After all I have written so far, I feel bad for not mentioning preparators, many of whom are trained palaeontologists. Without good fossil preparation, many palaeontologists would have poorer material on which to work. It is a skill which is essential to palaeontology and requires a lot of dedication.

Anyway, to round things up, I could have simply said “palaeontology is the study of fossils” and left it at that. Or I could have shared this song:

This was very much an ‘off-the-cuff’ post, lacking the usual planning I would put into something of this length, so if I have missed something important let me know and I will amend it.

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What’s all this then?

This, is my blog. Or at least I hope it will be. I used to write a blog, also called The Palaeobabbler, where I covered a wider range of topics until it fell out of use, and I have decided to have a fresh start. Whereas the old blog used to include creative writing, theology, philosophy, random musings and more, this new blog will focus completely on palaeontology and evolution. I wanted to do something more focussed and related to where my life was going, so I decided that I would start this blog when I started my MSc studies and would write about those experiences, along with my favourite palaeontological subjects (more on those later). However, life took a wrong turn, or a pause, or something annoying and slow. Getting accepted on the MSc course was no problem, but funding it was, so I had to defer my place and hope to raise money for the following year (I am so far failing miserably). This also meant a year-long delay on blogging if I stuck to the plan, but why wait? Much of what I hoped to write could be written regardless of my study situation, and it would prevent my writing from stagnating. 

Here I am, babbling on already, yet nobody knows who I am (except those rare few who might have followed my old blog). Earlier this year I graduated from the BSc Palaeobiology and Evolution course at the University of Portsmouth and am attempting to pay for the Bristol MSc in palaeobiology. I also volunteer at Doncaster Museum and Art Gallery so I am getting my hands on fossils on a regular basis, until I find a job which will sadly likely take me away from the museum. I do spend a lot of my spare time researching, trying to keep up with palaeontological advances so that I don’t lose touch with the discipline (who knows where research will lead, even casual research…). I so far only have one publication, and it is not peer reviewed (a short article in Deposits which I don’t actually like that much – the article, not the magazine, the magazine is awesome!). If I do get anything published properly, ever, it will likely end up on my profile, which still thinks I am at Portsmouth…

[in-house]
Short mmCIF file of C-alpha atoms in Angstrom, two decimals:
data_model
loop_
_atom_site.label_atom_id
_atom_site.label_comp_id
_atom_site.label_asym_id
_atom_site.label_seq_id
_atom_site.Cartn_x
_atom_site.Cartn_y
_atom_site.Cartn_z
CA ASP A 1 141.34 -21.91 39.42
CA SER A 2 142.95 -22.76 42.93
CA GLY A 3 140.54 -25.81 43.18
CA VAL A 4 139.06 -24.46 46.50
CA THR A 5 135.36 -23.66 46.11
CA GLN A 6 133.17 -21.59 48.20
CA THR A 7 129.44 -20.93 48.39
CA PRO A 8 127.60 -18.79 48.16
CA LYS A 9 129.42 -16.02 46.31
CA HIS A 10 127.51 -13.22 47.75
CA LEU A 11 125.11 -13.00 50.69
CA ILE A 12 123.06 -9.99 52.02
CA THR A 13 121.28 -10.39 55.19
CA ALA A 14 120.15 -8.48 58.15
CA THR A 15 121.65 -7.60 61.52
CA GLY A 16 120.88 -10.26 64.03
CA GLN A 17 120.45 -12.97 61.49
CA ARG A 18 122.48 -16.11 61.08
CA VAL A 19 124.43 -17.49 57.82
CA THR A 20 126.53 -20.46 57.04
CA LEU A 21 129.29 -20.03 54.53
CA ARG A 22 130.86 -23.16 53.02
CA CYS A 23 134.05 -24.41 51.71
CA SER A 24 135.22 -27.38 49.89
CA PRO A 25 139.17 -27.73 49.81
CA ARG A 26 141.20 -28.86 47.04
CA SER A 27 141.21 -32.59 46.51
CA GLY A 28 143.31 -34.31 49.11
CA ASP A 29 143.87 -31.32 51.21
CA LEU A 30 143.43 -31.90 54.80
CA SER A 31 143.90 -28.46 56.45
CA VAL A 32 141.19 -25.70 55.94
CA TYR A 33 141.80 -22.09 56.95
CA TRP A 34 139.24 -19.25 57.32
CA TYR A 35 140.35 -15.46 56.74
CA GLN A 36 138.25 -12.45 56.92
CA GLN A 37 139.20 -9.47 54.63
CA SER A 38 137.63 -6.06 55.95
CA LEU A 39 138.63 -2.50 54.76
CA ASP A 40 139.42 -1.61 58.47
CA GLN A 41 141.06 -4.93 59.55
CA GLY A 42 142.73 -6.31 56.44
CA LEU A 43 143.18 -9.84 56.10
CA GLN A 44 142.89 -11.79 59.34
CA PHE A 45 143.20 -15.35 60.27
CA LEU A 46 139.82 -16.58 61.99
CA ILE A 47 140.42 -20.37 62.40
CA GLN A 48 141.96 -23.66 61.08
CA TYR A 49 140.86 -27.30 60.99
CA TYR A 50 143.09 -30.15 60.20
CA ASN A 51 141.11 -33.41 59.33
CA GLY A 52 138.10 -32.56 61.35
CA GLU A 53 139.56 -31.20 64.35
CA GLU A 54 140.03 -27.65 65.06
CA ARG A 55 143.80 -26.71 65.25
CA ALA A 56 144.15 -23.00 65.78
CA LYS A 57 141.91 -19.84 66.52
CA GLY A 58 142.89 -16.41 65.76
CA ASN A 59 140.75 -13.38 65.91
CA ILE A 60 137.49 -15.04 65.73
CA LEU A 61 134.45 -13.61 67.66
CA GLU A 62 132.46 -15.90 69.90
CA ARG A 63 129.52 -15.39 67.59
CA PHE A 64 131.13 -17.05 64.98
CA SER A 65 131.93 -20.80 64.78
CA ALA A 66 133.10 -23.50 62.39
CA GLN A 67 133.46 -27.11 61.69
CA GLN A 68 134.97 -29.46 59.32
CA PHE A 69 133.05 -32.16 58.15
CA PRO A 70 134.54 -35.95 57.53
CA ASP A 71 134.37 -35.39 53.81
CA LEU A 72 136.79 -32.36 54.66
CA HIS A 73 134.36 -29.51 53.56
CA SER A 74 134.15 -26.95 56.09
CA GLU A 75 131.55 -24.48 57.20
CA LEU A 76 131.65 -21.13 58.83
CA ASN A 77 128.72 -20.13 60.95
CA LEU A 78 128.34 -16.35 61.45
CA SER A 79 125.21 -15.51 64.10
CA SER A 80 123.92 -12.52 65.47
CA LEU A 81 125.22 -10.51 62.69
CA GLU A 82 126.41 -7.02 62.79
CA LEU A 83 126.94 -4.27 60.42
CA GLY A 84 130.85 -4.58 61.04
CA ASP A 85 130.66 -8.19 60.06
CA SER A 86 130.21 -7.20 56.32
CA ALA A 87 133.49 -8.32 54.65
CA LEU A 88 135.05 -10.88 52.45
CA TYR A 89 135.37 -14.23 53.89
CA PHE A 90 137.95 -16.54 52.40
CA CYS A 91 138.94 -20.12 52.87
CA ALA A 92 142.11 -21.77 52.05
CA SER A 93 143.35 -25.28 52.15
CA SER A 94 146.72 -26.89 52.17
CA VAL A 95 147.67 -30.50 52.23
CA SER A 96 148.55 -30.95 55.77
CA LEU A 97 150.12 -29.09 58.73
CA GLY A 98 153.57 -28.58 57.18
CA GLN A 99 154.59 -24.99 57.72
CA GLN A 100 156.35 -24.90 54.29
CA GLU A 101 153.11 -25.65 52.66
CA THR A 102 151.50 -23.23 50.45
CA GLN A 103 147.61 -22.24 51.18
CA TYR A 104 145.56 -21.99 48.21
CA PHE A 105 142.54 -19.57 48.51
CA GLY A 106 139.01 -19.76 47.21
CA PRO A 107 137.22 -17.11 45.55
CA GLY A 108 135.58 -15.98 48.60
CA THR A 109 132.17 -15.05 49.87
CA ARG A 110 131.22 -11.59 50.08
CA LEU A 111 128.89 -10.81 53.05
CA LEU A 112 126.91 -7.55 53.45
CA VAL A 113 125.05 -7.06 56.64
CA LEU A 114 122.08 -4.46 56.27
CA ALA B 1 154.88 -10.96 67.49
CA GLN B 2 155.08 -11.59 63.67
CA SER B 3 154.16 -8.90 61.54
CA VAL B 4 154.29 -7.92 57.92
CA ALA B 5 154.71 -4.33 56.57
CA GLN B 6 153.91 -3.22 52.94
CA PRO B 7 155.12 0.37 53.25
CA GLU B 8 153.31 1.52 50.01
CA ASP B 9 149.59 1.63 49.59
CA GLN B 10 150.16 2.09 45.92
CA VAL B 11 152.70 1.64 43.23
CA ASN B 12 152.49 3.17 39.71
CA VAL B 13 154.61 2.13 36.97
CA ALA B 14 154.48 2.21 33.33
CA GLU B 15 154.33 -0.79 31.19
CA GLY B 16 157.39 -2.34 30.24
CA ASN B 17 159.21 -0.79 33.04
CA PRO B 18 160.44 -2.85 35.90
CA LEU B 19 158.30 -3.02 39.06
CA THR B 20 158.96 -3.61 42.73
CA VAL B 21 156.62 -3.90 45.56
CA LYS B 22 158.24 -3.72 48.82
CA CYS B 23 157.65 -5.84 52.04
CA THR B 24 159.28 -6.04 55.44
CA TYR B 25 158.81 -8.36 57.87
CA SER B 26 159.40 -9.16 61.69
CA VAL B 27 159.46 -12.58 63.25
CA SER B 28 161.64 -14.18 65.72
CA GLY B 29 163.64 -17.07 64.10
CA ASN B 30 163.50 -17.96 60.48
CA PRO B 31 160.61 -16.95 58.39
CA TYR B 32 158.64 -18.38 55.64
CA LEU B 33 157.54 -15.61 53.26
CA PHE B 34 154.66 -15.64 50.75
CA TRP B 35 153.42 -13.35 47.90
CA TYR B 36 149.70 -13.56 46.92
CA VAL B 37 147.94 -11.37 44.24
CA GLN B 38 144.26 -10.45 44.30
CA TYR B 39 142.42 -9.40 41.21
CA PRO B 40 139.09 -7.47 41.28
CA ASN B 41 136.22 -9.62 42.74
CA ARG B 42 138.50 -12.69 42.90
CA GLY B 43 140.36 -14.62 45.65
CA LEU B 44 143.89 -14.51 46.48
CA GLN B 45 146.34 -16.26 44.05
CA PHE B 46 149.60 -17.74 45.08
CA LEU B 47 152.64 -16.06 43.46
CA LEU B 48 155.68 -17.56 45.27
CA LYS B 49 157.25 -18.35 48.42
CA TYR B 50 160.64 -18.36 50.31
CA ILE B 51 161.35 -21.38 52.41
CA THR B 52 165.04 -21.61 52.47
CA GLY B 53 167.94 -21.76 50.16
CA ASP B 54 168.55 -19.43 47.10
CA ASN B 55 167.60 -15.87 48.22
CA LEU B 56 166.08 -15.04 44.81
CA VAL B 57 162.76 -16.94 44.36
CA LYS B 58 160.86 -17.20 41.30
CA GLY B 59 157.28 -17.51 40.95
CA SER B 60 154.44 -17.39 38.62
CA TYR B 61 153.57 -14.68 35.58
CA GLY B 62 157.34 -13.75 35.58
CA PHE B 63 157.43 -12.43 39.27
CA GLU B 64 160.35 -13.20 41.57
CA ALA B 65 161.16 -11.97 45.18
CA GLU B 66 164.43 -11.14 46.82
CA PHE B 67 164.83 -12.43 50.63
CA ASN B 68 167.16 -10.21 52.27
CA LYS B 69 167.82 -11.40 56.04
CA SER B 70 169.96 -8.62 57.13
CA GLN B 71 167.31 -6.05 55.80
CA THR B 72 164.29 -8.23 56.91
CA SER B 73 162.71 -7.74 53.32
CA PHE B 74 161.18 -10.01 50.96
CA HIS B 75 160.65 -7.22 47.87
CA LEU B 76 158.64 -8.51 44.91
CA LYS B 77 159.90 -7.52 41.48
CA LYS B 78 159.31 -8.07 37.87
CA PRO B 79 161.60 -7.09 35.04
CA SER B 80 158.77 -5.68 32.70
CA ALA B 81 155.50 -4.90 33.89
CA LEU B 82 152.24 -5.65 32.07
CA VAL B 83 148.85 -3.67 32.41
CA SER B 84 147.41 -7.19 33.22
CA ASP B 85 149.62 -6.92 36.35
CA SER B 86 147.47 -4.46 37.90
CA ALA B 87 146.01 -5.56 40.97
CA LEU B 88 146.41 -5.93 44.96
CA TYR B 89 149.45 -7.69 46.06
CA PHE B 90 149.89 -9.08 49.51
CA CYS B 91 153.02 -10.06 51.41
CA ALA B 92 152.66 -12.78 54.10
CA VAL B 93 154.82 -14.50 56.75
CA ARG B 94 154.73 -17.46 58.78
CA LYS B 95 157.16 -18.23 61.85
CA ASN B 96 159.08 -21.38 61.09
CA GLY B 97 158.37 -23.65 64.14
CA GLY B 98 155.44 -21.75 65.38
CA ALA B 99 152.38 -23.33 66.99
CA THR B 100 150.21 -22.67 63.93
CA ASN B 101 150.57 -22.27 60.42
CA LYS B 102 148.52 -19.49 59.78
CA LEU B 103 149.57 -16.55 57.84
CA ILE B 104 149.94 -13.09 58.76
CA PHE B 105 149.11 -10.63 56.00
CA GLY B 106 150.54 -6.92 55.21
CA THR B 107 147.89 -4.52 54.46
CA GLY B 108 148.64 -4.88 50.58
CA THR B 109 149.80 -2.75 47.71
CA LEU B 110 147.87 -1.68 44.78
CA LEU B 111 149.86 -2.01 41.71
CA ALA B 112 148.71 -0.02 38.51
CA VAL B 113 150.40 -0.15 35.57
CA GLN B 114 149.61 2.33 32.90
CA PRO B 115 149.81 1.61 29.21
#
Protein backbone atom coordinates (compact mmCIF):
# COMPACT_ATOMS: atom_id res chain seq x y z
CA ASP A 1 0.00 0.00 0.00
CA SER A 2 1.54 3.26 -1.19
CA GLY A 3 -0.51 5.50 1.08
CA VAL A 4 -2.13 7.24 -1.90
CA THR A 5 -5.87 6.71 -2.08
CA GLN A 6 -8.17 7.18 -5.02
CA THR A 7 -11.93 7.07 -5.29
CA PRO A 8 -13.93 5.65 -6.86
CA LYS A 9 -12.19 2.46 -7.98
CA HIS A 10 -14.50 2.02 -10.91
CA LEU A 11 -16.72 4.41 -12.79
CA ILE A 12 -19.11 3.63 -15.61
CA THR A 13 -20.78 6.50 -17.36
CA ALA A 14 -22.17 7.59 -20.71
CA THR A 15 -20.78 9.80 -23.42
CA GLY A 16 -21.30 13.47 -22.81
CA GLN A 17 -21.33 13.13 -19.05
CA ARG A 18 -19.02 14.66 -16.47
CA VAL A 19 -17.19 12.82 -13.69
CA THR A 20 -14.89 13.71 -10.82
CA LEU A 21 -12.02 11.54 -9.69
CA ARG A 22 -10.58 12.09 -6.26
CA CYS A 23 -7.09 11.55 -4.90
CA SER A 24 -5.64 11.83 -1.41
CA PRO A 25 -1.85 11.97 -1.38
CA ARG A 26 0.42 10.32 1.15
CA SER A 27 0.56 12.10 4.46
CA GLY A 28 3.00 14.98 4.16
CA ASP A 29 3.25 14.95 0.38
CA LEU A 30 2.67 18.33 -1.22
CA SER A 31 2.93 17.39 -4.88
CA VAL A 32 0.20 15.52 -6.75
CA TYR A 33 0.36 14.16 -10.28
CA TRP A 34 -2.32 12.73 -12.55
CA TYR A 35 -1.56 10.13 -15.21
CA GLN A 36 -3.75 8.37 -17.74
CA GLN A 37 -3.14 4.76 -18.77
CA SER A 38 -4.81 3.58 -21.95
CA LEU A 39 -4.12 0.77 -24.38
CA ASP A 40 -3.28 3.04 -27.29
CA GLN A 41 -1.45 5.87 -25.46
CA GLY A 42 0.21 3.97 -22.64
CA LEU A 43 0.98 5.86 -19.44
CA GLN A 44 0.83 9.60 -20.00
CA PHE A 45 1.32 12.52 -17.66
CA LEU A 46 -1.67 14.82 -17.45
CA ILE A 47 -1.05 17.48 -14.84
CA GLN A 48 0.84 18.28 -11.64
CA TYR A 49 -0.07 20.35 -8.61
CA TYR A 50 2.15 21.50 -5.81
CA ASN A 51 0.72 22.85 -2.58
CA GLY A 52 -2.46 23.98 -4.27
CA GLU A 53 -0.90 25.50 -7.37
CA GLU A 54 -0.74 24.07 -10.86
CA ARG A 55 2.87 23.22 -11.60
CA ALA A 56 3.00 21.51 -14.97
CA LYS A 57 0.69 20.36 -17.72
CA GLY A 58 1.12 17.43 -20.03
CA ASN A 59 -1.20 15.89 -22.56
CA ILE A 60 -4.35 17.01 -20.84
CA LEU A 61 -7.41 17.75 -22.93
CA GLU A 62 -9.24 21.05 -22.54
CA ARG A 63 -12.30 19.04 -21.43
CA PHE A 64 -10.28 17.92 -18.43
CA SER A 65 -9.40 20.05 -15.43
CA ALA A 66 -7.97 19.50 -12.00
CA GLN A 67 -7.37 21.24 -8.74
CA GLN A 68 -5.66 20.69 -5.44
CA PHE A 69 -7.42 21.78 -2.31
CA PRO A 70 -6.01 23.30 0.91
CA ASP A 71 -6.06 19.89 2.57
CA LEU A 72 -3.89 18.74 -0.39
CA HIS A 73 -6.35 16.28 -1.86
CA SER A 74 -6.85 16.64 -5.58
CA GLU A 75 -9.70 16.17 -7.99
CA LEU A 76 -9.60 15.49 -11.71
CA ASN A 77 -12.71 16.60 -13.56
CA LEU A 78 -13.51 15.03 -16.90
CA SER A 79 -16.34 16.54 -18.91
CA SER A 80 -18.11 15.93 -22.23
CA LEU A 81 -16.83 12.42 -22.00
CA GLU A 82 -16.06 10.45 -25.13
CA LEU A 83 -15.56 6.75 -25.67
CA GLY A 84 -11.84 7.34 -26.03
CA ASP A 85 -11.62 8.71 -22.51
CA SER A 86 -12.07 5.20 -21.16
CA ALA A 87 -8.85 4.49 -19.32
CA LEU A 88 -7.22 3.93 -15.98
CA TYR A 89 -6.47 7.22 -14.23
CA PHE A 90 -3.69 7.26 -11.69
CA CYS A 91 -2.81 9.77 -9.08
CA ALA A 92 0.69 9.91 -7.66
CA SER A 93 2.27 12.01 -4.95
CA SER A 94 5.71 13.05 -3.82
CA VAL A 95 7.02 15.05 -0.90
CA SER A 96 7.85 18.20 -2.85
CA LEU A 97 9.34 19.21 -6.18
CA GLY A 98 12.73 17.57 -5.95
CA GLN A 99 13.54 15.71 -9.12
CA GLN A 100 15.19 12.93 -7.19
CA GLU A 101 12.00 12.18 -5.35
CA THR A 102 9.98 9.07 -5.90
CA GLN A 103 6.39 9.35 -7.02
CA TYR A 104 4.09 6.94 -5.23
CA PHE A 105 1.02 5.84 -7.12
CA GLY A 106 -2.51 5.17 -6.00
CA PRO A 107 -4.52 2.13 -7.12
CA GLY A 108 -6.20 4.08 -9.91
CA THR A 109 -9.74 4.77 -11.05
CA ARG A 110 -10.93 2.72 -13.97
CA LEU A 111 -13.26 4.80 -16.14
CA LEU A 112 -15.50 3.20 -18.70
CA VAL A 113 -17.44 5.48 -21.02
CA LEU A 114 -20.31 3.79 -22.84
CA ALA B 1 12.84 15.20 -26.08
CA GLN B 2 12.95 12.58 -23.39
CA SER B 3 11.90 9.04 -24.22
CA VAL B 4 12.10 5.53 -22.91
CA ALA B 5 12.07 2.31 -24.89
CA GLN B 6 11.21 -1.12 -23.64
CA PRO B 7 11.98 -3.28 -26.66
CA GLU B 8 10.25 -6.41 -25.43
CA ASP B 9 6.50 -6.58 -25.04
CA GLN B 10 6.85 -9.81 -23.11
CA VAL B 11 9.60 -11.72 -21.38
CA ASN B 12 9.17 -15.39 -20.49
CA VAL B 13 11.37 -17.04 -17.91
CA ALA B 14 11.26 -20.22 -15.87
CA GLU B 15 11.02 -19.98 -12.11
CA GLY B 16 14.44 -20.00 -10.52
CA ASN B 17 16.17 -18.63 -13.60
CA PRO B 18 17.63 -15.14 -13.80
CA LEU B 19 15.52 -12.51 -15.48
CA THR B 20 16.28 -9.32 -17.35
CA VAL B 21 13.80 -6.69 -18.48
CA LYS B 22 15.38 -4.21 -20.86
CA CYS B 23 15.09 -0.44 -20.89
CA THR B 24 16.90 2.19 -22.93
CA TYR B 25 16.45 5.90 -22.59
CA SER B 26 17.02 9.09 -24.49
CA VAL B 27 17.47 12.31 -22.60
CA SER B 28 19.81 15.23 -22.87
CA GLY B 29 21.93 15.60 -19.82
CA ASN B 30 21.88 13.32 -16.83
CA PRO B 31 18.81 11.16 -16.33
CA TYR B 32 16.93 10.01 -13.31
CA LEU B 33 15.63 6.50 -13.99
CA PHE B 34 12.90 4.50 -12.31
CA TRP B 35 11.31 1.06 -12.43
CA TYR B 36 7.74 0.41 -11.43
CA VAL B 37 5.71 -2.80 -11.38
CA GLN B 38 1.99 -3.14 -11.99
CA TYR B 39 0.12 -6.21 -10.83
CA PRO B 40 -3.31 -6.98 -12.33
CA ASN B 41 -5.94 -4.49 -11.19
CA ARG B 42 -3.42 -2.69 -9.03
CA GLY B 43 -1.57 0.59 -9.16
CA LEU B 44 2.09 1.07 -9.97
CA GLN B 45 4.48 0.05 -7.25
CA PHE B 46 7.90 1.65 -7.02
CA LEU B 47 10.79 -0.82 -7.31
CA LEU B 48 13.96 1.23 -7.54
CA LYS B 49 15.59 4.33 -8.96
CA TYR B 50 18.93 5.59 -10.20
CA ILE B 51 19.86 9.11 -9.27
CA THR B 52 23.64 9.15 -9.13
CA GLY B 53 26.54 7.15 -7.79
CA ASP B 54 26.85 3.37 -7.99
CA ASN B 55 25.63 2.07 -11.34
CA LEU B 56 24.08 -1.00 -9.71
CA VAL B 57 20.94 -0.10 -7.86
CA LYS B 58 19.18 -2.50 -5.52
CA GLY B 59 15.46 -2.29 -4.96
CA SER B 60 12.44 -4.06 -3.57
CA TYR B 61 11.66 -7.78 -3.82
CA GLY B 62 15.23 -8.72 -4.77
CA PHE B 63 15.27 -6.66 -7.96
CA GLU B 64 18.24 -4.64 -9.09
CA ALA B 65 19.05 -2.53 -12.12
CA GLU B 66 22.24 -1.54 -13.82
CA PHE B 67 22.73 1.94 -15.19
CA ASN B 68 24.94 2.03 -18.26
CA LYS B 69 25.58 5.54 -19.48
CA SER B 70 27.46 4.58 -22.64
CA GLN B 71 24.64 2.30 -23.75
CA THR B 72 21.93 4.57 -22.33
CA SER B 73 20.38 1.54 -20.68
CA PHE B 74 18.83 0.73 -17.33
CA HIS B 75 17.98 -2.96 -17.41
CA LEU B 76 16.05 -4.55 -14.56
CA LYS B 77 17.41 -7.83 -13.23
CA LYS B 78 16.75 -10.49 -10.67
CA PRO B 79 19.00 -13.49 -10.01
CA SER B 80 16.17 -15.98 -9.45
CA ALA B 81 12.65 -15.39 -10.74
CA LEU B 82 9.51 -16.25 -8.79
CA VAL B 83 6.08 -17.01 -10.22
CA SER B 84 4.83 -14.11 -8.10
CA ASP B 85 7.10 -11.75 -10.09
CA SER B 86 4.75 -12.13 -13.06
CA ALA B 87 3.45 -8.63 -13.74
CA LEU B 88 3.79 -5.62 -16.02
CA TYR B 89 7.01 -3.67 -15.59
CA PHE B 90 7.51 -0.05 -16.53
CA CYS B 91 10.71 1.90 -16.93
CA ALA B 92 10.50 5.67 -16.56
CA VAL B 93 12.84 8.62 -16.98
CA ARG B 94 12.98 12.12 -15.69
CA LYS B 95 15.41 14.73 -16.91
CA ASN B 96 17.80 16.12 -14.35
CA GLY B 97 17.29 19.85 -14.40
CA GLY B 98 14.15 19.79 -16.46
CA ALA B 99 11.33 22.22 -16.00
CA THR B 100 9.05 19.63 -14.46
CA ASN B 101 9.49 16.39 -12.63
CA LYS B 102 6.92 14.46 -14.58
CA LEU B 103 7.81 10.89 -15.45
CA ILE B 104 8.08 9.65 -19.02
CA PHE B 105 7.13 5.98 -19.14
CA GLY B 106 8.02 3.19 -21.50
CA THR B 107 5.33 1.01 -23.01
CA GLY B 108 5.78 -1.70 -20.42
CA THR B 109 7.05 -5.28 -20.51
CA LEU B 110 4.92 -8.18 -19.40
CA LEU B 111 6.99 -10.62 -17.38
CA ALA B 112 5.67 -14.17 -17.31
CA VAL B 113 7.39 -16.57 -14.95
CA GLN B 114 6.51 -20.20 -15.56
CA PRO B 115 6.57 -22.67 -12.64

So, what to expect from this blog? Well, one of my major interests has long been evolutionary biology, particularly when the fossil record is taken into account, but I like to dip into the genetics side of things (particularly developmental genetics; evo-devo is a very exciting field), so expect much about evolution, particularly macroevolution. I am known to be very critical of creationism and Intelligent Design, but I will try to keep any critiques to a minimum. I will cover some broad aspects of palaeontology, touching on subjects which I do not know as well as others, but like anyone I have some key interests. My major passion is for the Ediacaran biota, so much of this blog will be dedicated to them, whatever they are, and I intend to run a Tumblr account alongside this blog, helping to spread Ediacaran awesomeness. Naturally, a love of Ediacarans goes hand in hand with the Cambrian Explosion, and I will certainly discuss it rather a lot. I also have a soft spot for trace fossils, which ties in nicely with the Cambrian Explosion as there were some incredible changes going on at that time – the Cambrian Substrate Revolution! The subject of my undergrad dissertation was Early Cambrian trace fossils, so I at least have some first hand knowledge. I also have my volunteer work with Doncaster Museum, which tends to expose me to local fossils, particularly the Permian fossils deposited in the Zechstein Sea, and of course it will come with stories about some of the random finds in the collection. 

I think that’s everything, so hopefully I will keep it up. If things get slow I can always be lazy and reblog things from my old blog, as I am sure I wrote at least one interesting post…

P.S. Check out Palaeocritti if you have never had a peek.